Watership Down, Hampshire

Watership Down is a hill, or down, at Ecchinswell in the civil parish of Ecchinswell, Sydmonton and Bishops Green in the English county of Hampshire, as part of the Hampshire Downs. It rises fairly steeply on its northern flank (the scarp side), but to the south the slope is much gentler (the dip side).

The Down is best known as the setting for Richard Adams' 1972 novel[1] about rabbits, also called Watership Down. The area is popular with cyclists and walkers. A bridleway, the Wayfarer's Walk cross county footpath, runs along the ridge of the Down which lies at the south-eastern edge of the North Wessex Downs Area of Natural Beauty. Other nearby features include Ladle Hill, on Great Litchfield Down, immediately to the west. Part of the hill is a 10.37 hectares (25.6 acres) biological Site of Special Scientific Interest, first notified in 1978. The hill has a partially completed Iron Age hill fort on its summit, and the surrounding area is rich in Iron Age tumuli, enclosures, lynchets and field systems. Further to the west lies Beacon Hill.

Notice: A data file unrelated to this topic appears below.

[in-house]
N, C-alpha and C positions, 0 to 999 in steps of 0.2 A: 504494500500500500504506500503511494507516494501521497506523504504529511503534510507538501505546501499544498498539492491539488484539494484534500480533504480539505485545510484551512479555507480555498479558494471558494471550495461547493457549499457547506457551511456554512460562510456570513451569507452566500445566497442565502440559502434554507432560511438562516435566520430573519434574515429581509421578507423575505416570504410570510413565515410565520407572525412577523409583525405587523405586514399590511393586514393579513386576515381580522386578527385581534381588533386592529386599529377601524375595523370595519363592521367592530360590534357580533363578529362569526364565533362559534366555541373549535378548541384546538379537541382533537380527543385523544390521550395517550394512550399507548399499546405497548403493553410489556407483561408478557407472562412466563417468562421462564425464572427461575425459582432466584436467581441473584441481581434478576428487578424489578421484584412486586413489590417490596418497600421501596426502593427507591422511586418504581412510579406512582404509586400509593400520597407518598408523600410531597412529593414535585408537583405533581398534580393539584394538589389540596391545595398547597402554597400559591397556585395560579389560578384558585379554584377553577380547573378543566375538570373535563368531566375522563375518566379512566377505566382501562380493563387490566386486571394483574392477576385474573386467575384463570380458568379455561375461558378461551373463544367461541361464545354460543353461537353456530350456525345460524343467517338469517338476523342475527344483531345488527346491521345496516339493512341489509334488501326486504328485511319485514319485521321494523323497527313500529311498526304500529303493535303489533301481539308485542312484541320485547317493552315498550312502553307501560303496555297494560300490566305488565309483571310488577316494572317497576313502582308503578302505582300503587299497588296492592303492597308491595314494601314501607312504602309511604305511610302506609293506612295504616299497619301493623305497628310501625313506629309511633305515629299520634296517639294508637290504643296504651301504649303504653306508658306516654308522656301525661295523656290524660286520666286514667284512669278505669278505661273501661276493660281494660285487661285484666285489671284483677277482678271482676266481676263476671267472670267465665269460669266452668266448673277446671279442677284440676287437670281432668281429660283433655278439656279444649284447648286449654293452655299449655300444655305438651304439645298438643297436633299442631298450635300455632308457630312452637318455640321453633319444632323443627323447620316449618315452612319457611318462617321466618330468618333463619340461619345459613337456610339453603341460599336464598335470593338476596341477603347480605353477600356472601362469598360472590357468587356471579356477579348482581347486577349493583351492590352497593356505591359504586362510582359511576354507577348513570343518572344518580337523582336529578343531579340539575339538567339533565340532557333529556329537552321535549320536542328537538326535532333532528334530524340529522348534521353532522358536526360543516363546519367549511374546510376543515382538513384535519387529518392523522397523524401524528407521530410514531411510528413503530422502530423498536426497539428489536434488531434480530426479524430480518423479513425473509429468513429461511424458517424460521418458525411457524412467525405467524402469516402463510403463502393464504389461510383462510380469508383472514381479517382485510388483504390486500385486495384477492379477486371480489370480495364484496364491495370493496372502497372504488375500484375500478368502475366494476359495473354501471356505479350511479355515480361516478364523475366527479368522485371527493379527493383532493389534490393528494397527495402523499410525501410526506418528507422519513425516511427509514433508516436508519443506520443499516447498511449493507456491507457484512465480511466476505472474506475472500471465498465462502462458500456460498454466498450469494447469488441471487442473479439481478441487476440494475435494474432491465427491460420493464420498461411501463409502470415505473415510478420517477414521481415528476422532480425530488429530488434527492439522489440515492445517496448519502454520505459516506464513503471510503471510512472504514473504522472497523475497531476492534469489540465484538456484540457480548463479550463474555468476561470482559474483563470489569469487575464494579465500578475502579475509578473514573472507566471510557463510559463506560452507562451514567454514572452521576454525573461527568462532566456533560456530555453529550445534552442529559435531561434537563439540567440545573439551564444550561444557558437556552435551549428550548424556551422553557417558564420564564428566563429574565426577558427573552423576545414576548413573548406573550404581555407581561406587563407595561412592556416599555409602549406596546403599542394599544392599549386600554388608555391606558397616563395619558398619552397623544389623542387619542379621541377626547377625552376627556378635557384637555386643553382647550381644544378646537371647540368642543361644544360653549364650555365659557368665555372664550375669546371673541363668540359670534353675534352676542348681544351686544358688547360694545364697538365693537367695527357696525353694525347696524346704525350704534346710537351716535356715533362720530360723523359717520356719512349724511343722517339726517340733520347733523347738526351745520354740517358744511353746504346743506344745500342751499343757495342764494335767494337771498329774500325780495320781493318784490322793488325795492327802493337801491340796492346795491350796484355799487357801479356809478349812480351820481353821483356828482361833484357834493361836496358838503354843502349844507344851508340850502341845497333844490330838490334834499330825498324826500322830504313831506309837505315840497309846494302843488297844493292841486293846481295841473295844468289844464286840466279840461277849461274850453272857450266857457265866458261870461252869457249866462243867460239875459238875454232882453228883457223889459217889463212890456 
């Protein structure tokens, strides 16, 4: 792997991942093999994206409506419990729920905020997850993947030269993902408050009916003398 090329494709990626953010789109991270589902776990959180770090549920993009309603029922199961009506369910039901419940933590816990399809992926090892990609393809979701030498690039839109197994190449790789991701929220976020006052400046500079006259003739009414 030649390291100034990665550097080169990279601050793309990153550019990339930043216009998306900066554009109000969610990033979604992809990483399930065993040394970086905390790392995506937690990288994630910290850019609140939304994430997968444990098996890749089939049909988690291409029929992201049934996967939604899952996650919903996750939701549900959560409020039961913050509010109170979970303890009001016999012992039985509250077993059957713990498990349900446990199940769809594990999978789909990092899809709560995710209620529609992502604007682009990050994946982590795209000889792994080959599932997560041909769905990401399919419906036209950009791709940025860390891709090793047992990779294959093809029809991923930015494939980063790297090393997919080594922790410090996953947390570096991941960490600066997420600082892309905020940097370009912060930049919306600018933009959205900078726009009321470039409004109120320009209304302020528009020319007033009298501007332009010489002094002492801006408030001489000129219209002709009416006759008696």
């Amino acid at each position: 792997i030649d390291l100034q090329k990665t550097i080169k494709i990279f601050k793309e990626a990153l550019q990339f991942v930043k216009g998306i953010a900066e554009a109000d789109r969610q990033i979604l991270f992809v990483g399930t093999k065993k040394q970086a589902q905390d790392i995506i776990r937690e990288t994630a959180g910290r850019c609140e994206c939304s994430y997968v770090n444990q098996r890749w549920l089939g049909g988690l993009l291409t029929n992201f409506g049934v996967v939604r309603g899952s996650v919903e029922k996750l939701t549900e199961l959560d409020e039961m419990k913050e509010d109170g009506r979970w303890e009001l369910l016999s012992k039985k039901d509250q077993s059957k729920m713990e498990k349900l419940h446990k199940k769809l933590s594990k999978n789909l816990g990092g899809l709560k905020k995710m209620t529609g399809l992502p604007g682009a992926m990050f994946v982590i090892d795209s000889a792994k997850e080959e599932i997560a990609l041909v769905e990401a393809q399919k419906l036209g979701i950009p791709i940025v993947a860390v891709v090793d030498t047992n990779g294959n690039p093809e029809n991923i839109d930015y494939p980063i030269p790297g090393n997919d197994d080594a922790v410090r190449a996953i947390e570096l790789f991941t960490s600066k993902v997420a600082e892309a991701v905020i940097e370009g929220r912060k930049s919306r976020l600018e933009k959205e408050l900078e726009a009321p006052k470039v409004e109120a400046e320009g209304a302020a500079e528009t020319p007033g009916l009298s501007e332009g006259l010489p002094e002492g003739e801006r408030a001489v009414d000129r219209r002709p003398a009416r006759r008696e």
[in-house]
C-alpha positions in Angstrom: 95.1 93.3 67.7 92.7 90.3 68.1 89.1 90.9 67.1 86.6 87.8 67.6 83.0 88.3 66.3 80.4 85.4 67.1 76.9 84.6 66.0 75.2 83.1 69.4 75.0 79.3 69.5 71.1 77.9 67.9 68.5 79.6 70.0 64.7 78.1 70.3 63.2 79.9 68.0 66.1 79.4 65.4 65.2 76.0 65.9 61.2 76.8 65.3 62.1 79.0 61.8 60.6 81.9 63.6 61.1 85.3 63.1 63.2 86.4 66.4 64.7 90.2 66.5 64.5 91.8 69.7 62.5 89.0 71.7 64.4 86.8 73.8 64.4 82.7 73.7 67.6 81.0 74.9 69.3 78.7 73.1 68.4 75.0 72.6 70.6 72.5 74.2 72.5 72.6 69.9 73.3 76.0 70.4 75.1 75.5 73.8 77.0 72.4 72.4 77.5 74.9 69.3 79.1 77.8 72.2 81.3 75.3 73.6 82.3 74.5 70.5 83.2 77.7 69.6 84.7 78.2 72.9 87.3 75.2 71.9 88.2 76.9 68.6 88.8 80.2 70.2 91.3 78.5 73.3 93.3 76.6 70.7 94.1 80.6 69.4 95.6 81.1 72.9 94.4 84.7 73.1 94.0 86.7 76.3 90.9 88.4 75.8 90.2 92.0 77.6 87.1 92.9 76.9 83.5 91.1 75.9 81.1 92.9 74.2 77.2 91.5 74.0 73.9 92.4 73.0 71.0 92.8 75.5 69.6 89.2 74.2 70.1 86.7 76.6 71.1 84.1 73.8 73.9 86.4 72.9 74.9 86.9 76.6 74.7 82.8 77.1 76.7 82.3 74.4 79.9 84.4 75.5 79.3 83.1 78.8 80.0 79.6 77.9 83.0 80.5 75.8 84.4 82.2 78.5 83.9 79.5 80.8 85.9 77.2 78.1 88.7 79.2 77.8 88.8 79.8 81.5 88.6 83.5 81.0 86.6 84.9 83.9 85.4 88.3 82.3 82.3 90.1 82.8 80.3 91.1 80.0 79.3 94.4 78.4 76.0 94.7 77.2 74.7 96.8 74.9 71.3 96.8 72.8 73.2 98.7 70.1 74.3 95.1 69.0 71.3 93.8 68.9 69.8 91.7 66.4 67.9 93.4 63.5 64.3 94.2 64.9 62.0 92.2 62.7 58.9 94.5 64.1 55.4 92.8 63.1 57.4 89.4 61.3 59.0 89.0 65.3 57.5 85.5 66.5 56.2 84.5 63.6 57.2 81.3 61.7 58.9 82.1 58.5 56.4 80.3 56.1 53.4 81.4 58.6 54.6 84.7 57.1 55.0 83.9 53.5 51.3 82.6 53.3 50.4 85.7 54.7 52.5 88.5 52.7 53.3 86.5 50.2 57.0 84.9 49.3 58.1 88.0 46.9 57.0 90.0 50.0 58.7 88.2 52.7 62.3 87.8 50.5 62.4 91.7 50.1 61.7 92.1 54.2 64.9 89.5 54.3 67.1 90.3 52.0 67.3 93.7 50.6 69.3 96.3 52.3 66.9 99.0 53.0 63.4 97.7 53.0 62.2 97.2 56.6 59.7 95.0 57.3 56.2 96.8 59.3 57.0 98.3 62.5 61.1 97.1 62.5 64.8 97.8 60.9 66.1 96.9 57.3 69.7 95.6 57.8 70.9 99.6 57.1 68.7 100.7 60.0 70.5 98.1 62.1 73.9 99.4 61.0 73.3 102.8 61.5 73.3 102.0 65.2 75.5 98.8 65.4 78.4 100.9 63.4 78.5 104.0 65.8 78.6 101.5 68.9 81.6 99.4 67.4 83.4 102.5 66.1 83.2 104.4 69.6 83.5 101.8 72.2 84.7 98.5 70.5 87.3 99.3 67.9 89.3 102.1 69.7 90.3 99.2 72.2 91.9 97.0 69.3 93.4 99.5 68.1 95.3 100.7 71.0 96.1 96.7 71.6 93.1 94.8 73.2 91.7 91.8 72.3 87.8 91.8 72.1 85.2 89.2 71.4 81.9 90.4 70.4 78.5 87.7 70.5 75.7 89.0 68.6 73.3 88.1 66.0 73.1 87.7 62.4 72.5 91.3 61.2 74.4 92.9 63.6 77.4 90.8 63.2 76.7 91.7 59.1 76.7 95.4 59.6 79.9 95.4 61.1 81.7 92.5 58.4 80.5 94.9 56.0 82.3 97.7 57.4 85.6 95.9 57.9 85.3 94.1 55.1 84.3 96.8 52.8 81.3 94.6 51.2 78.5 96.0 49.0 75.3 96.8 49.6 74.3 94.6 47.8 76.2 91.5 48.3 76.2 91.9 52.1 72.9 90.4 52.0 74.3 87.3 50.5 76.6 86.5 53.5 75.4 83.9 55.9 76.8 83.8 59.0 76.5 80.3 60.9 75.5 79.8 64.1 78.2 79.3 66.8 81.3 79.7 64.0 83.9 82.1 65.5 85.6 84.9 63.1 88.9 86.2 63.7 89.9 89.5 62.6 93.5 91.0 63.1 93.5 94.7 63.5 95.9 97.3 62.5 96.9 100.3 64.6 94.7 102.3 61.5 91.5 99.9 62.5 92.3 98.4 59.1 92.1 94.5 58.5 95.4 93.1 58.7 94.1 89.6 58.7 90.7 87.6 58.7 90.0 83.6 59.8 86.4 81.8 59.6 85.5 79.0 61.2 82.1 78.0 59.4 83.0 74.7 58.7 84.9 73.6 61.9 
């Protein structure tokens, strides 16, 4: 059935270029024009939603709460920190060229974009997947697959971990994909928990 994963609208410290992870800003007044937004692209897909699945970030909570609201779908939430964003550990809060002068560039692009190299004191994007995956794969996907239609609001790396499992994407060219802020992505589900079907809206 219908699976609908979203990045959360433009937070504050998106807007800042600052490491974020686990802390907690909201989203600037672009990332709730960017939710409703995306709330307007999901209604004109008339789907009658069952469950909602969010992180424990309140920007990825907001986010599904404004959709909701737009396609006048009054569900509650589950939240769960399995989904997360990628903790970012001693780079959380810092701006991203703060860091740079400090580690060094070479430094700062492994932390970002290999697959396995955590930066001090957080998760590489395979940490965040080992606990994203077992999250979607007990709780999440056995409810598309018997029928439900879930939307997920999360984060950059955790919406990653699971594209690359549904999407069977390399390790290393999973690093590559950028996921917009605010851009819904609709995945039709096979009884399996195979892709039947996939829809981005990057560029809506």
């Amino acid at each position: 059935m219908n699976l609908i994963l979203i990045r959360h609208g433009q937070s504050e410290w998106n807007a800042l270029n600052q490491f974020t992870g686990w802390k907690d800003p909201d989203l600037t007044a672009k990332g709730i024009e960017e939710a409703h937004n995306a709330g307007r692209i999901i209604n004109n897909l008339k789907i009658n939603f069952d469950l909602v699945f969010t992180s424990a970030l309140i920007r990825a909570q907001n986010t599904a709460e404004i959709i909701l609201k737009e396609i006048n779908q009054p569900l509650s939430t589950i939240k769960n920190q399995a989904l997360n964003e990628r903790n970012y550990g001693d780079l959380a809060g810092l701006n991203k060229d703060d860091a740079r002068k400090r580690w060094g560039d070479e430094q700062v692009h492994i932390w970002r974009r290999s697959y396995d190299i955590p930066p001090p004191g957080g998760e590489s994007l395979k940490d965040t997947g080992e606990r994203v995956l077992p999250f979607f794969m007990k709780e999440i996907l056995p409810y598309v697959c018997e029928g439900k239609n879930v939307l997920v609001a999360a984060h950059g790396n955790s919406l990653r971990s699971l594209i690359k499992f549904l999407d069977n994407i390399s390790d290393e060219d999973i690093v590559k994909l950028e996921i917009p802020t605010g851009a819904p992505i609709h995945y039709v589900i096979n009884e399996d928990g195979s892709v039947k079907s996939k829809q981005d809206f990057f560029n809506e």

Watership Down is accessible via the large village of Kingsclere.


  1. "Watership Down". Worldcat. 1972. Retrieved 20 March 2016.

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